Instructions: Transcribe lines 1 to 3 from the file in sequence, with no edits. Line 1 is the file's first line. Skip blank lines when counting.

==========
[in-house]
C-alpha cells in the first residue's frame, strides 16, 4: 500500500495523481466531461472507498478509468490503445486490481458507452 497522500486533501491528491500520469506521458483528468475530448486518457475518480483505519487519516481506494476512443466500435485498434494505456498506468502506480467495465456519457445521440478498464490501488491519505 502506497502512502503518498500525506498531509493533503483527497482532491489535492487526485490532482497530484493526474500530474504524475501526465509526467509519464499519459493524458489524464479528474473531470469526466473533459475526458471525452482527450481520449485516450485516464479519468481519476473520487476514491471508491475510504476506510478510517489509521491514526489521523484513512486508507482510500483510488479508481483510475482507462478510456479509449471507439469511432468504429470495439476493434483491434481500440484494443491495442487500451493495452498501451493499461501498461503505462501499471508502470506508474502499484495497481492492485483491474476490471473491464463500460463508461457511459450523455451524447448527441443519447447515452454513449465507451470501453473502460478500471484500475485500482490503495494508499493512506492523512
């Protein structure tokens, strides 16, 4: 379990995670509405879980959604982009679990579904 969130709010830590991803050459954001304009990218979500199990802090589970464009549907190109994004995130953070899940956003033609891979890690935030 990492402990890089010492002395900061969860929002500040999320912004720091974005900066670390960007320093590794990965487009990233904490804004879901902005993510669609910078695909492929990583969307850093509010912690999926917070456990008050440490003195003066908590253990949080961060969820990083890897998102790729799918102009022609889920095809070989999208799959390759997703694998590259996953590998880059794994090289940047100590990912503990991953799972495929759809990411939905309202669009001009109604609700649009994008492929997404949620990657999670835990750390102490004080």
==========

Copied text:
[in-house]
C-alpha cells in the first residue's frame, strides 16, 4: 500500500495523481466531461472507498478509468490503445486490481458507452 497522500486533501491528491500520469506521458483528468475530448486518457475518480483505519487519516481506494476512443466500435485498434494505456498506468502506480467495465456519457445521440478498464490501488491519505 502506497502512502503518498500525506498531509493533503483527497482532491489535492487526485490532482497530484493526474500530474504524475501526465509526467509519464499519459493524458489524464479528474473531470469526466473533459475526458471525452482527450481520449485516450485516464479519468481519476473520487476514491471508491475510504476506510478510517489509521491514526489521523484513512486508507482510500483510488479508481483510475482507462478510456479509449471507439469511432468504429470495439476493434483491434481500440484494443491495442487500451493495452498501451493499461501498461503505462501499471508502470506508474502499484495497481492492485483491474476490471473491464463500460463508461457511459450523455451524447448527441443519447447515452454513449465507451470501453473502460478500471484500475485500482490503495494508499493512506492523512
């Protein structure tokens, strides 16, 4: 379990995670509405879980959604982009679990579904 969130709010830590991803050459954001304009990218979500199990802090589970464009549907190109994004995130953070899940956003033609891979890690935030 990492402990890089010492002395900061969860929002500040999320912004720091974005900066670390960007320093590794990965487009990233904490804004879901902005993510669609910078695909492929990583969307850093509010912690999926917070456990008050440490003195003066908590253990949080961060969820990083890897998102790729799918102009022609889920095809070989999208799959390759997703694998590259996953590998880059794994090289940047100590990912503990991953799972495929759809990411939905309202669009001009109604609700649009994008492929997404949620990657999670835990750390102490004080």